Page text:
The Spectator (UK): guide for renaming monuments of London

Yesterday the mayor of London Sadiq Khan (Sadiq Khan) has promised to form a new Commission, it will examine the sights, streets and monuments of the capital on the subject of the racist past and the slave trade and decide whether it is necessary to rename them or to carry. This statement followed a fact, as this weekend the protesters Black Lives Matter (“black Lives are important too”) in Bristol was demolished the statue of the local patron and slave Colston Edward (Edward Coleston).

The new “Commission on diversity in the public sphere” will make the London monuments reflect the cultural diversity of its population. The mayor said that to honor the memory of some historical figures is unacceptable. My first trophy the Commission has already produced — and demolishing the statue of the slave-owner Robert Milligan (Robert Milligan, a Scottish merchant, boatbuilder and planter, approx. transl.) the Museum of London Docklands.

Mr Steerpike yesterday, Khan offered a minimum of one candidate for demolition — a statue of white feminists and suffragists Millicent Fawcett (Millicent Faucett), which he solemnly opened in Parliament square in 2018. But it goes beyond that, says Mr. Steerpike, because London is an endless fount of attractions that are worth checking out on morality.

Therefore, in order to assist the Commission, Mr Steerpike began to make a list of monuments, which are the first to be demolished. Readers your suggestions and wishes you can leave in the comments section.

London attractions

Downing street is named honor of the baronet George Downing (George Downing), a fervent supporter of West Indian slavery.

Buckingham Palace, built by John Sheffield, Duke of Buckingham and Normanby, and his third wife Catherine Darnley, illegitimate daughter of James II. This outstanding British was the founder and the largest shareholder of the Royal African company.

The fashionable London district Fitzrovia named after Henry Fitzroy, neobychnogo son of Charles II. This prominent Briton of the 17th century was a major investor in the Royal African company of his brothers, the Duke of York and future James II.

Westminstermay popular London attraction, but it was founded by William the Conqueror. Although the Normans, the scope of slavery in England was gradually reduced in the Book doomsday of 1086, States that even by the end of the reign of William the tenth of his subjects were slaves.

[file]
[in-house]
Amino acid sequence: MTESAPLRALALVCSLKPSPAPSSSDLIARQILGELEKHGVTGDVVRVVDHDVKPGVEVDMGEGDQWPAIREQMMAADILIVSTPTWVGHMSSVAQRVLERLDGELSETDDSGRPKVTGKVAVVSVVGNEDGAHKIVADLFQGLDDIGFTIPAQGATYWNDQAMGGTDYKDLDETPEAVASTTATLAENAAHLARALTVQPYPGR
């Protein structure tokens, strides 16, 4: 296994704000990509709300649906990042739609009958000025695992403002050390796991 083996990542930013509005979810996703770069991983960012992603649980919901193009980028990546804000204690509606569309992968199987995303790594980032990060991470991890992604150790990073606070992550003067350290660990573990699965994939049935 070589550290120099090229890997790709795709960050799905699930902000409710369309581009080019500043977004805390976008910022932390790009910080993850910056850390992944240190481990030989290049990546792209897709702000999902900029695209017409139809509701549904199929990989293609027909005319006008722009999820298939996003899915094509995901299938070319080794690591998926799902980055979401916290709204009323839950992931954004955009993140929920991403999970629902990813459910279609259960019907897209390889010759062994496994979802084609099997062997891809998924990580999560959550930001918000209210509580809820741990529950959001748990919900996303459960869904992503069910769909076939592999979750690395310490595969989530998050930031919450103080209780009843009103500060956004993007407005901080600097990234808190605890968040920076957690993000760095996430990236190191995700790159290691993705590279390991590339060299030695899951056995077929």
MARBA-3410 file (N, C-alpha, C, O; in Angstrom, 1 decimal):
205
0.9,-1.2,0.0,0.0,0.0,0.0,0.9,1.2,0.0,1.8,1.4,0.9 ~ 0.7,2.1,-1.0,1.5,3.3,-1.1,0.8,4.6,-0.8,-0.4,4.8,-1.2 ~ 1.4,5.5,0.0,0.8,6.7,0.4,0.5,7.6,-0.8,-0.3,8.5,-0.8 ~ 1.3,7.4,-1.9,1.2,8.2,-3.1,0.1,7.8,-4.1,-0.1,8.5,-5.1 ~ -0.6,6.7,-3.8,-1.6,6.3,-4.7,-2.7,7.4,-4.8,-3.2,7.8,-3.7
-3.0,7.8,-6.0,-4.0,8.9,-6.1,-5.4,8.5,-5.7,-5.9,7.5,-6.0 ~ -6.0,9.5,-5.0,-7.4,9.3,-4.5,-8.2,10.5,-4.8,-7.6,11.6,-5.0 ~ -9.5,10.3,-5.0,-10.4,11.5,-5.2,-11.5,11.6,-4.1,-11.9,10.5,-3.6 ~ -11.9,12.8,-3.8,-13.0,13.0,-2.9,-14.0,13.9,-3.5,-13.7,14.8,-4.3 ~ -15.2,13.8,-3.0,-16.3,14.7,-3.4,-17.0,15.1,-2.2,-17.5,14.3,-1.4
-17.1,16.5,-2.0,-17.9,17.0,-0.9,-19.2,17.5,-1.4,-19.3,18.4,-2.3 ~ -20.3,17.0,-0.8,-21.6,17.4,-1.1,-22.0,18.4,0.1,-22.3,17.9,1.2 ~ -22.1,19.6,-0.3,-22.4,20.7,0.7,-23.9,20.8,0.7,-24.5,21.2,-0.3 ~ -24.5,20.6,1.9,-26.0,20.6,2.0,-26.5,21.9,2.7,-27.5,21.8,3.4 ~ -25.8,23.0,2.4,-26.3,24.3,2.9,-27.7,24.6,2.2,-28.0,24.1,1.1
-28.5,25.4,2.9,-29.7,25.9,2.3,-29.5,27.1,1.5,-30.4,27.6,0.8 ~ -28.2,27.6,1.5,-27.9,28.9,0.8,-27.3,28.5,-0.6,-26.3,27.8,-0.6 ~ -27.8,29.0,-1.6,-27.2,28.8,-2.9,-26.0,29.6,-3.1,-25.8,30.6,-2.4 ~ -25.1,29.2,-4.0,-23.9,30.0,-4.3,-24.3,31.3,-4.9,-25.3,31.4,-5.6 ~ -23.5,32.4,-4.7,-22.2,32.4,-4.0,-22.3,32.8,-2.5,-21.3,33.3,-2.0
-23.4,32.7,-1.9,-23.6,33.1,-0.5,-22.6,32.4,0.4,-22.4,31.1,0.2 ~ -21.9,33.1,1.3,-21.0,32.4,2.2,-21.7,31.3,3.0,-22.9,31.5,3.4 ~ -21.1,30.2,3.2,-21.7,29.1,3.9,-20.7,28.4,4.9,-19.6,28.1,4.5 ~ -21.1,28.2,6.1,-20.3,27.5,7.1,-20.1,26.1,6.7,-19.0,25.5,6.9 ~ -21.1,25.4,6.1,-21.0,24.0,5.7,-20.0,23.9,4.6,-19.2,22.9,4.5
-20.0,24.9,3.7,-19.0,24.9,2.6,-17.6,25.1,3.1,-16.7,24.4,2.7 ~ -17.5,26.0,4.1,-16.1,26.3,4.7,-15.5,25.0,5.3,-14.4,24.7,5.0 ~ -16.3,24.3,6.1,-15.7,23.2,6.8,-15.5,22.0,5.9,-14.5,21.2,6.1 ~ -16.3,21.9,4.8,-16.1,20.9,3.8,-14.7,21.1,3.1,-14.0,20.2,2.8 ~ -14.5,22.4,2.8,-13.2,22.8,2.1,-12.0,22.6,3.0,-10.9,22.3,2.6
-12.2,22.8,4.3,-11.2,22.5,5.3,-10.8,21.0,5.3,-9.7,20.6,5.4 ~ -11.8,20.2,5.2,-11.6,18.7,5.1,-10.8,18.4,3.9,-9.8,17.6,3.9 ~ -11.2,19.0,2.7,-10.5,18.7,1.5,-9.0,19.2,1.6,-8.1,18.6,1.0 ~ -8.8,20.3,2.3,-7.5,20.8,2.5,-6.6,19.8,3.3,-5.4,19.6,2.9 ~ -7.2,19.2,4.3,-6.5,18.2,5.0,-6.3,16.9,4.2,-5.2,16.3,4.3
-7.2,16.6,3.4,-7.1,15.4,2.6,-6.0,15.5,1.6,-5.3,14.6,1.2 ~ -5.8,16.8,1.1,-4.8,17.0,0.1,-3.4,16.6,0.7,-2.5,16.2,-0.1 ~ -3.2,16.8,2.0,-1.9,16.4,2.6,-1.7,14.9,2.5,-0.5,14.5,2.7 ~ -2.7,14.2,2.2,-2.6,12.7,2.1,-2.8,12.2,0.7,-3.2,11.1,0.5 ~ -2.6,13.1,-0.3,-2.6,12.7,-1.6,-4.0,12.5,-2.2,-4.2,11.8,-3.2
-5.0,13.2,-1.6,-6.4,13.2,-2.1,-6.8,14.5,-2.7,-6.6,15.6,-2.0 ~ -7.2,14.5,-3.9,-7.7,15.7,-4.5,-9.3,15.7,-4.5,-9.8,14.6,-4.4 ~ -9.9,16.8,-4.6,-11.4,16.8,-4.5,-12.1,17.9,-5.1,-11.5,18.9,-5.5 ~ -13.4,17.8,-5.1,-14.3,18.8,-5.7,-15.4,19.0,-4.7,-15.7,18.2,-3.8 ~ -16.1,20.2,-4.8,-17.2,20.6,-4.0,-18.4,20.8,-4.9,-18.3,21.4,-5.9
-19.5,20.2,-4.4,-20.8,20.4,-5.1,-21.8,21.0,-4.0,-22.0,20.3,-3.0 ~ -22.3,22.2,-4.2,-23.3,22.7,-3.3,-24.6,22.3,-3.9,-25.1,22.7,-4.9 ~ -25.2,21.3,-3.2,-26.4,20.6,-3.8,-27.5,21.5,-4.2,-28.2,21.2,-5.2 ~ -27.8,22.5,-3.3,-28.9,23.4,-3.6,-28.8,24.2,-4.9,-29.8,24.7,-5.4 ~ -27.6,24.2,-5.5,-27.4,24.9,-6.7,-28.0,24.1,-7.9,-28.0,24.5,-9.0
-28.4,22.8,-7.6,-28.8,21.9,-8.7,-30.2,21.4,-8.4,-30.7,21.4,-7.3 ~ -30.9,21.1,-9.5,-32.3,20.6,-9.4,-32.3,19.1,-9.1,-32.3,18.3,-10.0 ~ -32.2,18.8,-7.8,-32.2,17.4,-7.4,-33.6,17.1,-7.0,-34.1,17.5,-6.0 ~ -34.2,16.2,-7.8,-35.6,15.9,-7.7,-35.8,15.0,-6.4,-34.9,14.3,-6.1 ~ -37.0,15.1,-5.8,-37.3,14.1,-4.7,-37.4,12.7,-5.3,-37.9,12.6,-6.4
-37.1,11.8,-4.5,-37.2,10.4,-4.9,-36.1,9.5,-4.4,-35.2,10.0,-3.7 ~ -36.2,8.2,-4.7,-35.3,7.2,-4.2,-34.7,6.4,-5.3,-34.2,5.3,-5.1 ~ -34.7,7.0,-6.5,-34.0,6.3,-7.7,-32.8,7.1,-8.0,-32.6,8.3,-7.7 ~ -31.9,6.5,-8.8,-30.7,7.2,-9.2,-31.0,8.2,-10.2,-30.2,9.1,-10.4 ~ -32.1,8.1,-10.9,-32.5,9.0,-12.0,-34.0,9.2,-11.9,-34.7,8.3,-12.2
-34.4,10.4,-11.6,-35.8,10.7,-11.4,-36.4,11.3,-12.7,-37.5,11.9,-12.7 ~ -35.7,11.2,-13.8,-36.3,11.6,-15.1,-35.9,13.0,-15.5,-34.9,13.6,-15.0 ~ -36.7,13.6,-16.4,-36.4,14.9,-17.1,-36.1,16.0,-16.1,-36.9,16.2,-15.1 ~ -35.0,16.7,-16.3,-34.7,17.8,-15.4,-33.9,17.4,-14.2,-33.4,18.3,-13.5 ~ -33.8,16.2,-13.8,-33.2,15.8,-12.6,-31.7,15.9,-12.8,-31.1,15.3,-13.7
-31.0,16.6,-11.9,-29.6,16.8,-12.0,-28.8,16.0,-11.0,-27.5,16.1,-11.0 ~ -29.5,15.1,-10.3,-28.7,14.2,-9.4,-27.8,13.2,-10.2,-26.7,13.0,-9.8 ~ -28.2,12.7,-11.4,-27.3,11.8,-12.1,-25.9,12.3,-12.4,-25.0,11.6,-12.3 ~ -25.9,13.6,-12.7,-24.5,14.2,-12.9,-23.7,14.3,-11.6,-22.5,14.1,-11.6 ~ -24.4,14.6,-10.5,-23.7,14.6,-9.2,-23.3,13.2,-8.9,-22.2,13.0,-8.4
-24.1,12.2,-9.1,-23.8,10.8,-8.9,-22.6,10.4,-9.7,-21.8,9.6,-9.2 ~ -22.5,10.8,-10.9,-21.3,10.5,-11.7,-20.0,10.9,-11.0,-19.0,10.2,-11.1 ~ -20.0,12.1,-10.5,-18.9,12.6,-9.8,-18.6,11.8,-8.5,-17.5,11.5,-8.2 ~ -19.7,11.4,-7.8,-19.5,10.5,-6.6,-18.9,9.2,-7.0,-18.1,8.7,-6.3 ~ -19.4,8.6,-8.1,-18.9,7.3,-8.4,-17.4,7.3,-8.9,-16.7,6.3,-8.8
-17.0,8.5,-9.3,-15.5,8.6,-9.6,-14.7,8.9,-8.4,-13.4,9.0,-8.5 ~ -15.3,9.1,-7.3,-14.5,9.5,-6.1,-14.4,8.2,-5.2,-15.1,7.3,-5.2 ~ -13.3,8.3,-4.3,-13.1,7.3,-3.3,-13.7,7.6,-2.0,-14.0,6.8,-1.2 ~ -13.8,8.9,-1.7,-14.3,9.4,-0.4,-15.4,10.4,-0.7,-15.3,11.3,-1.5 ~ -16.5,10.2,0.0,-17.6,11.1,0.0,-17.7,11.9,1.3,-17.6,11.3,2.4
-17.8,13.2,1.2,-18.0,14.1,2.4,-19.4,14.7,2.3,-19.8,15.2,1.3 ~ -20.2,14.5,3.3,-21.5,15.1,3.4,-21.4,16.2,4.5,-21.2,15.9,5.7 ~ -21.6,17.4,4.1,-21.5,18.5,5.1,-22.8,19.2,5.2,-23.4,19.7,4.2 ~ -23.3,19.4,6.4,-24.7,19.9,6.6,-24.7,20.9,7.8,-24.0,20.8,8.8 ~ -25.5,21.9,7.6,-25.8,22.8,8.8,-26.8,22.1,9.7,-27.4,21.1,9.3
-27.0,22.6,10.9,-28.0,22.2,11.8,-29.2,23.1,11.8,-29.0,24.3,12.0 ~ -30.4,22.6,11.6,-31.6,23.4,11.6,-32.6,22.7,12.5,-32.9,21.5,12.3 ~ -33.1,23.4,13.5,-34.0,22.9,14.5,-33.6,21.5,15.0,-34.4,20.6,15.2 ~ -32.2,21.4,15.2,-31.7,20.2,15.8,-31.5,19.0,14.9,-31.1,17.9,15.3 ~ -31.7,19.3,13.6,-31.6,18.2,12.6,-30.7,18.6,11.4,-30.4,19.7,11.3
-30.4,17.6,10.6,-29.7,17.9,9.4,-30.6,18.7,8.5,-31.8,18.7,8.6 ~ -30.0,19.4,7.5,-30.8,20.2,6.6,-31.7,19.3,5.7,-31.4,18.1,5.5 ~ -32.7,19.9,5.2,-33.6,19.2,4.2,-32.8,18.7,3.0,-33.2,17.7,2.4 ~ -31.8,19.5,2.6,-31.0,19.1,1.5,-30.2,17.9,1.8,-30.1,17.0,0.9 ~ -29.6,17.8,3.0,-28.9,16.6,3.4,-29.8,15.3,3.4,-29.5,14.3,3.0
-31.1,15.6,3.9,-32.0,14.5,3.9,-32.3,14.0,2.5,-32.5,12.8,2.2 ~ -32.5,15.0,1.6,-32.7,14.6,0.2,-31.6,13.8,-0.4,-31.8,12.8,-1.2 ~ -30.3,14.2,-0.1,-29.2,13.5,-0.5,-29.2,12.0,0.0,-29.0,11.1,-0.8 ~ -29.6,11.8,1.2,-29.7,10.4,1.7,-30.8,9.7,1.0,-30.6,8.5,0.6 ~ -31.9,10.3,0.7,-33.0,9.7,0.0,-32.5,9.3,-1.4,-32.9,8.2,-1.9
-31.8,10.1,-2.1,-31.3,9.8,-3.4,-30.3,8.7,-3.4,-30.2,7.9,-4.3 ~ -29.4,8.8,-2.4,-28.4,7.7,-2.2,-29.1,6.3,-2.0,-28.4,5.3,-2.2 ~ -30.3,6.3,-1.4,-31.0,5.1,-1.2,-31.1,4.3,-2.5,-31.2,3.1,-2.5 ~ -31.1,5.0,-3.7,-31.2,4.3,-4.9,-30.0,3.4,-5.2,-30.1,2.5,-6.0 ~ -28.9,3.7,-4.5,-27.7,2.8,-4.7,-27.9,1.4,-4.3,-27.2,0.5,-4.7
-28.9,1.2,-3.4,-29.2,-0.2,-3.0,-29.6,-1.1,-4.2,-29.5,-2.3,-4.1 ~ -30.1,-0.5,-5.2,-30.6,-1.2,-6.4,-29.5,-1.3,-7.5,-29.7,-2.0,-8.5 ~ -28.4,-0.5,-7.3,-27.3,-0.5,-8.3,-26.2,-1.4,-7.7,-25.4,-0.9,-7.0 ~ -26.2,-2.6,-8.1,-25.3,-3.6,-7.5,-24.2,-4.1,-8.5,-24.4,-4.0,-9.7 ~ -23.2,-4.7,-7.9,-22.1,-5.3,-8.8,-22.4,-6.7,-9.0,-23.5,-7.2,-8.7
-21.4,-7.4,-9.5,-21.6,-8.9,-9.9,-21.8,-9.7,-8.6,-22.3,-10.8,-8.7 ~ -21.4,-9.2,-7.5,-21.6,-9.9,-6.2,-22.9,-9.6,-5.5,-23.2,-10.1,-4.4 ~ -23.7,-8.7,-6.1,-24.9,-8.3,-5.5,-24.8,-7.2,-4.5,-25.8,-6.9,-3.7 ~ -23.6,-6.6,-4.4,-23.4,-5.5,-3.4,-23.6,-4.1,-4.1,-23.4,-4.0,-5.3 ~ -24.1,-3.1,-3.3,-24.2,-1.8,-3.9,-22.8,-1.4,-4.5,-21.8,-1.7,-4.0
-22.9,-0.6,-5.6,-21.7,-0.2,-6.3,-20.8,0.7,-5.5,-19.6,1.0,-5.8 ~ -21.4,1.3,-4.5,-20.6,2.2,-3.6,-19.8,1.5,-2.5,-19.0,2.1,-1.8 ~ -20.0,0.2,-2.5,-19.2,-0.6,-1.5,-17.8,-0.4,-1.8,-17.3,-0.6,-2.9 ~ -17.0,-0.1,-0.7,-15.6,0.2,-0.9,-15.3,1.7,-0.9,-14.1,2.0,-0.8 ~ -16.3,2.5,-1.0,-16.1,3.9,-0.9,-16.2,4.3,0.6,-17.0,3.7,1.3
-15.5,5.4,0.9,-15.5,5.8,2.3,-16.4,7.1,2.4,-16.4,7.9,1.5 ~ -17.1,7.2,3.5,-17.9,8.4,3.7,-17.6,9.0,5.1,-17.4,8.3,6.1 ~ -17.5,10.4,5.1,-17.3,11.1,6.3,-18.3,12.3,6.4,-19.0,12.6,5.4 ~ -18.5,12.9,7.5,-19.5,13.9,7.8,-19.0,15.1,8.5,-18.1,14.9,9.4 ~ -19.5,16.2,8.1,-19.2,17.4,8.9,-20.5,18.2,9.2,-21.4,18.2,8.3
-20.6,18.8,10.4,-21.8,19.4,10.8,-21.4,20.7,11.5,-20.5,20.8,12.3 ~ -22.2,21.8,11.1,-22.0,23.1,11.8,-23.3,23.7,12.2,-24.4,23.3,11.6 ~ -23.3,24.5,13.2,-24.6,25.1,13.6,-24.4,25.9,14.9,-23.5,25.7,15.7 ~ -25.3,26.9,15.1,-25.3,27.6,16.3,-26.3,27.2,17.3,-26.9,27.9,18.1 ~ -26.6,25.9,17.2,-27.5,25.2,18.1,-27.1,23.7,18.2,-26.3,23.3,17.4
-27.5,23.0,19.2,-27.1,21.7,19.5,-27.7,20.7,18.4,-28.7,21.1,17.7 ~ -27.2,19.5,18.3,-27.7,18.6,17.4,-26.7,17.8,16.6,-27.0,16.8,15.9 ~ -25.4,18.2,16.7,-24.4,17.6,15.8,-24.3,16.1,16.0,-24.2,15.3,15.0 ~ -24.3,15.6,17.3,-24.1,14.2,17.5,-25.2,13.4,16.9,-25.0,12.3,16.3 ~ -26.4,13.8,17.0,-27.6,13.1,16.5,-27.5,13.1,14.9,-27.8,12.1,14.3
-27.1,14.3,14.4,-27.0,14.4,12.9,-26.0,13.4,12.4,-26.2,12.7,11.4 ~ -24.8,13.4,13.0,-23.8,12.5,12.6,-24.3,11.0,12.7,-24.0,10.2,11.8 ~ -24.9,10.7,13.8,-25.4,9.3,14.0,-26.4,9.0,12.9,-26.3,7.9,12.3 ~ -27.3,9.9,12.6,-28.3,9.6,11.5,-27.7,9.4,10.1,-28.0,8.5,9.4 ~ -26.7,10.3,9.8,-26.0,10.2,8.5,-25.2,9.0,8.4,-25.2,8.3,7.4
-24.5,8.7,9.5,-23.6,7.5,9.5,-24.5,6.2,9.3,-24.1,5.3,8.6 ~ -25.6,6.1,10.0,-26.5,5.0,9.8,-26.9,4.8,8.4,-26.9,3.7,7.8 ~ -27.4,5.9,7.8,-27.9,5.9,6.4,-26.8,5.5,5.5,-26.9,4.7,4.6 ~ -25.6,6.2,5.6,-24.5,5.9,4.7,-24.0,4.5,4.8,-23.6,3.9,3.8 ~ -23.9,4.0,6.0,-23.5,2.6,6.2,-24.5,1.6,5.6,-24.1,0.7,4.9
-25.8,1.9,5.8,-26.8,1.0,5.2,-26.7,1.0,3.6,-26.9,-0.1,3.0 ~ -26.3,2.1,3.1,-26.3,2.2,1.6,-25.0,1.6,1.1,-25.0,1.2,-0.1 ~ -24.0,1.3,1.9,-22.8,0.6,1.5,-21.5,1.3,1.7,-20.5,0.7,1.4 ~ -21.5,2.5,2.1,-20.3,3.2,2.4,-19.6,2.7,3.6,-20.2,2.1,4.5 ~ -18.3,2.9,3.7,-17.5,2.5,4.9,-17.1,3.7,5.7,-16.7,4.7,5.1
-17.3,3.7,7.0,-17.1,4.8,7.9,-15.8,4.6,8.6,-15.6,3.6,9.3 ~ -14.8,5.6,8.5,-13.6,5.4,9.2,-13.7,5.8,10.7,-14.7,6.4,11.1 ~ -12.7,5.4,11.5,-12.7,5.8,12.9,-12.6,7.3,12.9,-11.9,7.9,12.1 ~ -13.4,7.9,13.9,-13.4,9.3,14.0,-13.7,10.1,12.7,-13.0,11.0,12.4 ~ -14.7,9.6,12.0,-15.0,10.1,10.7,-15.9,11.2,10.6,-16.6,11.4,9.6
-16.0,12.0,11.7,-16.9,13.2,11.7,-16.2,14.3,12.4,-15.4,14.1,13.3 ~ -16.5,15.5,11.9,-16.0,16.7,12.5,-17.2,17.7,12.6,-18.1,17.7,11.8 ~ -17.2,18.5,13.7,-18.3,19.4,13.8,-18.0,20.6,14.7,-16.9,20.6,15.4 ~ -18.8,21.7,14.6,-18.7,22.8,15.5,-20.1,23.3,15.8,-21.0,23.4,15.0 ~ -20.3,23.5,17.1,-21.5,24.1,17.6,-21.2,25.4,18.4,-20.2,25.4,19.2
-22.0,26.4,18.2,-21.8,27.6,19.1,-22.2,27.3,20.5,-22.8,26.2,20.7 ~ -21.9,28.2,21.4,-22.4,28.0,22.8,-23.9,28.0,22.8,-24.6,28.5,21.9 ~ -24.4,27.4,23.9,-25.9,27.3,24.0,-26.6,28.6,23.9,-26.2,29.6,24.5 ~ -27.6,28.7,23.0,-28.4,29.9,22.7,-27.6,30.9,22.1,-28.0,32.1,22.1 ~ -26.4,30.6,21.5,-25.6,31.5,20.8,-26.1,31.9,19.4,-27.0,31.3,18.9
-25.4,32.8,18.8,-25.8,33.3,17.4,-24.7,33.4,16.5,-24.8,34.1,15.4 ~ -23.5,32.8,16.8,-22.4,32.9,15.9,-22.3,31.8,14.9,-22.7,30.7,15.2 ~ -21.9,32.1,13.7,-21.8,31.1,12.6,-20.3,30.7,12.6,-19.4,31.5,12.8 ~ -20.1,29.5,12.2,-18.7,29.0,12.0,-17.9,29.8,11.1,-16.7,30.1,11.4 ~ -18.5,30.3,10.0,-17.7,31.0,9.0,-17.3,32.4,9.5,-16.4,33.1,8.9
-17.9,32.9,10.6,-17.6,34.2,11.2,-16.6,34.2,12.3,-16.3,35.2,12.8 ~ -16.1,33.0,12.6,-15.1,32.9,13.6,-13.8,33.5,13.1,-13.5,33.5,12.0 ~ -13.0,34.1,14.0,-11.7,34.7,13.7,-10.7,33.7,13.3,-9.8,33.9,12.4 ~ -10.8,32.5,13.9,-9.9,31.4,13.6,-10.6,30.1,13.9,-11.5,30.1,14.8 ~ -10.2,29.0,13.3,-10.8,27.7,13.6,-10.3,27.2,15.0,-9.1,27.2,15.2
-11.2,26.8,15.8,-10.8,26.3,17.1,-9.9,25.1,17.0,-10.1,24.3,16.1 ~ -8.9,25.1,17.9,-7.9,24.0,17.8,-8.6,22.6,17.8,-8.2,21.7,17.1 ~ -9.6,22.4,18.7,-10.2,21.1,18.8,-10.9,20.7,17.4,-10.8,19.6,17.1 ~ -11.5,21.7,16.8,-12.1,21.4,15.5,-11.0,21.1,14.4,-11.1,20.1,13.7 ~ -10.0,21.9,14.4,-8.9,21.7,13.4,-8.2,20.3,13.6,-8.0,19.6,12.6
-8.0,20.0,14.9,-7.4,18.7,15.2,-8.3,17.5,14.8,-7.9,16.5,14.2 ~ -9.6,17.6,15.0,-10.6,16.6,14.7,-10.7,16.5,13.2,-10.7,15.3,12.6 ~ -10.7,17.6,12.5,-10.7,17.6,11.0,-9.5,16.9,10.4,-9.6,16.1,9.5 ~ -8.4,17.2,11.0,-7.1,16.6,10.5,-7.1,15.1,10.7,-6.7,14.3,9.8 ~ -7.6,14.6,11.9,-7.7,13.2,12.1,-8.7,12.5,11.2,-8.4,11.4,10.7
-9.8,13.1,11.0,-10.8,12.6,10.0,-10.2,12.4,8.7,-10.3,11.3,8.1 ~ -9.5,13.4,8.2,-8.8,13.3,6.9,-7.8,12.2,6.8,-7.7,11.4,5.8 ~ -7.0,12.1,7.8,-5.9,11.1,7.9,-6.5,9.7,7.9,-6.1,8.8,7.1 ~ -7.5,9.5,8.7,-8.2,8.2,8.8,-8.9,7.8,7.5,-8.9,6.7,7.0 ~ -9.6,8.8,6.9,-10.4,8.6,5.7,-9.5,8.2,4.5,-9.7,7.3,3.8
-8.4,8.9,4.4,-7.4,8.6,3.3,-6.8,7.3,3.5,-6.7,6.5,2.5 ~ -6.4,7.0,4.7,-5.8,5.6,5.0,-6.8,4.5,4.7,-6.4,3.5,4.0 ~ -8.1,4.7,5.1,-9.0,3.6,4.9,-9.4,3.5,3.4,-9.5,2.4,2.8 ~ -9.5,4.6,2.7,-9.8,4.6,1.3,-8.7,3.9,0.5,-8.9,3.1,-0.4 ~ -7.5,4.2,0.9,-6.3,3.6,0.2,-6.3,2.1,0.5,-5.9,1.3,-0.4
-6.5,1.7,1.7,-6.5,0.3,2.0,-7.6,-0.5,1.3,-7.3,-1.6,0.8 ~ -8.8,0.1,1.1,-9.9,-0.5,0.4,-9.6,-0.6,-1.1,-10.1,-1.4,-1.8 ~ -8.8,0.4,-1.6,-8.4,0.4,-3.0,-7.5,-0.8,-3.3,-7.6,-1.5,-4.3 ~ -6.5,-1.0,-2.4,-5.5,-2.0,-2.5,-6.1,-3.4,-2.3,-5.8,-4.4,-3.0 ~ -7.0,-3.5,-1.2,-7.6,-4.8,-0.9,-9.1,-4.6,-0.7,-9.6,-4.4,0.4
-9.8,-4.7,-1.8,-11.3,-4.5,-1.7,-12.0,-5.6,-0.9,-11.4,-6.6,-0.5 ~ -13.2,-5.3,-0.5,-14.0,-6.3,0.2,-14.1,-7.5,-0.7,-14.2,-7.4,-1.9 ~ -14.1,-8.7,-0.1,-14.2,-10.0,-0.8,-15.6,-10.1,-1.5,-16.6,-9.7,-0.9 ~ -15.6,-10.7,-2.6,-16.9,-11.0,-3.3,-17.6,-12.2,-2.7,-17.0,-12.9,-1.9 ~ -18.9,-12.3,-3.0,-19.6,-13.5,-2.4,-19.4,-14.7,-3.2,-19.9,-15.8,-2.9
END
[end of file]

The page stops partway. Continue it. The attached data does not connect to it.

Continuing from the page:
The London tower, the first stone castle in Britain, built all the same William. Although most of its history, it served exclusively peaceful purposes — the imprisonment and execution of free citizens, its history is inextricably linked with the name of the despot and oppressor of slaves.

Statue of Oliver Cromwell emblazoned on Parliament square, although the foothold of Irish peasants and strengthened the slave trade.

The basis of the British Museum was the collection of Hans Sloan (Hans Sloane), who worked as a doctor on a Jamaican plantation, and then married a girl from a rich and noble family.

The Bank of England from time immemorial is associated with the slave trade — including through the London society of planters and merchants of Western India.

Trafalgar square is named after Cape Trafalgar in Spain, whose inhabitants saw the court going for slaves in nearby Cadiz, a major port of the transatlantic slave trade, but did nothing.

King’s place (the headquarters of the newspaper “the guardian”) and kings cross are both dedicated to king George IV, to the outstanding British, who imposed slavery on the plantations of the West Indies.

Victoria (the district of the city, railway station and metro line) is named in honor of Queen Victoria. She rules India, where slavery had only been abolished in 1843. Although she personally oversaw the abolition of slavery and its criminal inaction speaks volumes.

Football club “QPR” in fact recalls the same Queen Victoria.

The Victoria and albert Museum is named in honor of the great Queen and her husband albert.

In the name of the football club “crystal Palace” immortalized pompous exhibition of her husband (1851), clearly financed by the slave trade — at least indirectly.

Nelson’s column commemorates the Admiral who opposed the abolition of the slave trade.

Years of Prime Minister William Gladstone (Gladstone Willian), may, and condemned the slave trade, but his father was a large planter in Jamaica and even received compensation from the government after its abolition. So his statue in the strand will also have to carry.

Statue of Achilles in Hyde Park — this ancient Greek “hero” has exacerbated the bloodshed in the Trojan war, refusing to leave his concubine Briseida.

Although a giant Monument was erected in memory of the Great London fire, on its pedestal is engraved the names of some dubious characters. In particular, sir Richard Ford (Richard Ford) and sir Robert Viner (Viner Robert), both mayors of London and apologists of the slave trade. Even worse, in the Western part of the monument is the sculpture of Charles II and his scandalous brother.

Cleopatra’s needle — this obelisk casts a shadow on the promenade. Not only that, it was erected by the Egyptian Pharaoh Thutmose III, an inveterate slaveholder, so it also gave Britain the infamous ruler of Egypt and Sudan, Muhammad Ali Pasha, all of his Kingdom that brought the prisoners into slavery.

London, the capital of England, still bears the stamp of its problematic origin. It was founded by the Romans-the slave owners as a base for the invasion of the British island and called their new city, Londinium. He soon became a stronghold of the oppression of the indigenous British. The Queen of the Iceni and a fervent opponent of slavery who worked very hard, burning the city to the ground in 60 BC, but the arrogant Romans rebuilt it anew. Isn’t it time to rename the capital?